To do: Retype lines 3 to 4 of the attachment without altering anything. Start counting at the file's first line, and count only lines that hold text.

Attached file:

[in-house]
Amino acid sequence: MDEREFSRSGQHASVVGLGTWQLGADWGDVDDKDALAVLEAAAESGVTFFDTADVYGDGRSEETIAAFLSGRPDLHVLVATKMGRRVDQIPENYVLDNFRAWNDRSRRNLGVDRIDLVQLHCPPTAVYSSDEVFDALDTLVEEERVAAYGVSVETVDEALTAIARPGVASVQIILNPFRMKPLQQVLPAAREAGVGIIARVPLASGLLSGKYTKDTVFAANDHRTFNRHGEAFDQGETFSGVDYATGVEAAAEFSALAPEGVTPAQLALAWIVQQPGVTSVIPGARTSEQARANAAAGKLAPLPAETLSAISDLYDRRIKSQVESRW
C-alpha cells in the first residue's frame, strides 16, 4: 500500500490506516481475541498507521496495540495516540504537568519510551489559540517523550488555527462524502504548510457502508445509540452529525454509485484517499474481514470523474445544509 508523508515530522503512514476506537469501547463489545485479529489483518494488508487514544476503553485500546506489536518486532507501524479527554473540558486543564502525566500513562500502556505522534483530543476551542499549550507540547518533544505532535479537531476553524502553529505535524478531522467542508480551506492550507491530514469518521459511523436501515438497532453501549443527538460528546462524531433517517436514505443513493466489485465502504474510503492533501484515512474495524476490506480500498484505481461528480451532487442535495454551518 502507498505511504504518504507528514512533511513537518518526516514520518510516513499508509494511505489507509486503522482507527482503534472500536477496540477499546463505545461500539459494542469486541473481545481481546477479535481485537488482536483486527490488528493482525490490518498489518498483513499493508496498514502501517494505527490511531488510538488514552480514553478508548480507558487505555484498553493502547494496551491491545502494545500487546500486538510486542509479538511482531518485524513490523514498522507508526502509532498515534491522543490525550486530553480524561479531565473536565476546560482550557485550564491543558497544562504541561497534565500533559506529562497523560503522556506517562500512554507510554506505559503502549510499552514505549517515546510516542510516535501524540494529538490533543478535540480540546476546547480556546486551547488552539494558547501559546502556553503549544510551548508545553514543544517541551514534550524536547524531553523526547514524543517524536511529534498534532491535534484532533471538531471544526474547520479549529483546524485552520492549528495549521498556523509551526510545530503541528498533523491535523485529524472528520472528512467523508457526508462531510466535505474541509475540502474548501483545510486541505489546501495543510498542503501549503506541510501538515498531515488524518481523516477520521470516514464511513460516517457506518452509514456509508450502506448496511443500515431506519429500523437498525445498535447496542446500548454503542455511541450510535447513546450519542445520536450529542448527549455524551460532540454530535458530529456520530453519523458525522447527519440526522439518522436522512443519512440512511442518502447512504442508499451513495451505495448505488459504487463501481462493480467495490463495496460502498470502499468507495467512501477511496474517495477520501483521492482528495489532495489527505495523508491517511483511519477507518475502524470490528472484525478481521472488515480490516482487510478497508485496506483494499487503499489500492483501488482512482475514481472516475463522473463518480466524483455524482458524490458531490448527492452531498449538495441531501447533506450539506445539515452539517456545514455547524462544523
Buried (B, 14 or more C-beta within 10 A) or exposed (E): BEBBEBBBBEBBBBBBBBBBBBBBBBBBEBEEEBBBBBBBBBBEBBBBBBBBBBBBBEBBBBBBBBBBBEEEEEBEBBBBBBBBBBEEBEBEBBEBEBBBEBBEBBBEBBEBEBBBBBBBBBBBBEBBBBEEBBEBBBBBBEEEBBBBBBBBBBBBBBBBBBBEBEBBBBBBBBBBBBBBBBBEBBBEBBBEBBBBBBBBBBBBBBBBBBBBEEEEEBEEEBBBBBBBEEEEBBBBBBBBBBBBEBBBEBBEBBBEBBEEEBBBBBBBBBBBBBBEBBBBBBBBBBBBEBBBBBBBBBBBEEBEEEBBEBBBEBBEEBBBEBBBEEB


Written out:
C-alpha cells in the first residue's frame, strides 16, 4: 500500500490506516481475541498507521496495540495516540504537568519510551489559540517523550488555527462524502504548510457502508445509540452529525454509485484517499474481514470523474445544509 508523508515530522503512514476506537469501547463489545485479529489483518494488508487514544476503553485500546506489536518486532507501524479527554473540558486543564502525566500513562500502556505522534483530543476551542499549550507540547518533544505532535479537531476553524502553529505535524478531522467542508480551506492550507491530514469518521459511523436501515438497532453501549443527538460528546462524531433517517436514505443513493466489485465502504474510503492533501484515512474495524476490506480500498484505481461528480451532487442535495454551518 502507498505511504504518504507528514512533511513537518518526516514520518510516513499508509494511505489507509486503522482507527482503534472500536477496540477499546463505545461500539459494542469486541473481545481481546477479535481485537488482536483486527490488528493482525490490518498489518498483513499493508496498514502501517494505527490511531488510538488514552480514553478508548480507558487505555484498553493502547494496551491491545502494545500487546500486538510486542509479538511482531518485524513490523514498522507508526502509532498515534491522543490525550486530553480524561479531565473536565476546560482550557485550564491543558497544562504541561497534565500533559506529562497523560503522556506517562500512554507510554506505559503502549510499552514505549517515546510516542510516535501524540494529538490533543478535540480540546476546547480556546486551547488552539494558547501559546502556553503549544510551548508545553514543544517541551514534550524536547524531553523526547514524543517524536511529534498534532491535534484532533471538531471544526474547520479549529483546524485552520492549528495549521498556523509551526510545530503541528498533523491535523485529524472528520472528512467523508457526508462531510466535505474541509475540502474548501483545510486541505489546501495543510498542503501549503506541510501538515498531515488524518481523516477520521470516514464511513460516517457506518452509514456509508450502506448496511443500515431506519429500523437498525445498535447496542446500548454503542455511541450510535447513546450519542445520536450529542448527549455524551460532540454530535458530529456520530453519523458525522447527519440526522439518522436522512443519512440512511442518502447512504442508499451513495451505495448505488459504487463501481462493480467495490463495496460502498470502499468507495467512501477511496474517495477520501483521492482528495489532495489527505495523508491517511483511519477507518475502524470490528472484525478481521472488515480490516482487510478497508485496506483494499487503499489500492483501488482512482475514481472516475463522473463518480466524483455524482458524490458531490448527492452531498449538495441531501447533506450539506445539515452539517456545514455547524462544523
Buried (B, 14 or more C-beta within 10 A) or exposed (E): BEBBEBBBBEBBBBBBBBBBBBBBBBBBEBEEEBBBBBBBBBBEBBBBBBBBBBBBBEBBBBBBBBBBBEEEEEBEBBBBBBBBBBEEBEBEBBEBEBBBEBBEBBBEBBEBEBBBBBBBBBBBBEBBBBEEBBEBBBBBBEEEBBBBBBBBBBBBBBBBBBBEBEBBBBBBBBBBBBBBBBBEBBBEBBBEBBBBBBBBBBBBBBBBBBBBEEEEEBEEEBBBBBBBEEEEBBBBBBBBBBBBEBBBEBBEBBBEBBEEEBBBBBBBBBBBBBBEBBBBBBBBBBBBEBBBBBBBBBBBEEBEEEBBEBBBEBBEEBBBEBBBEEB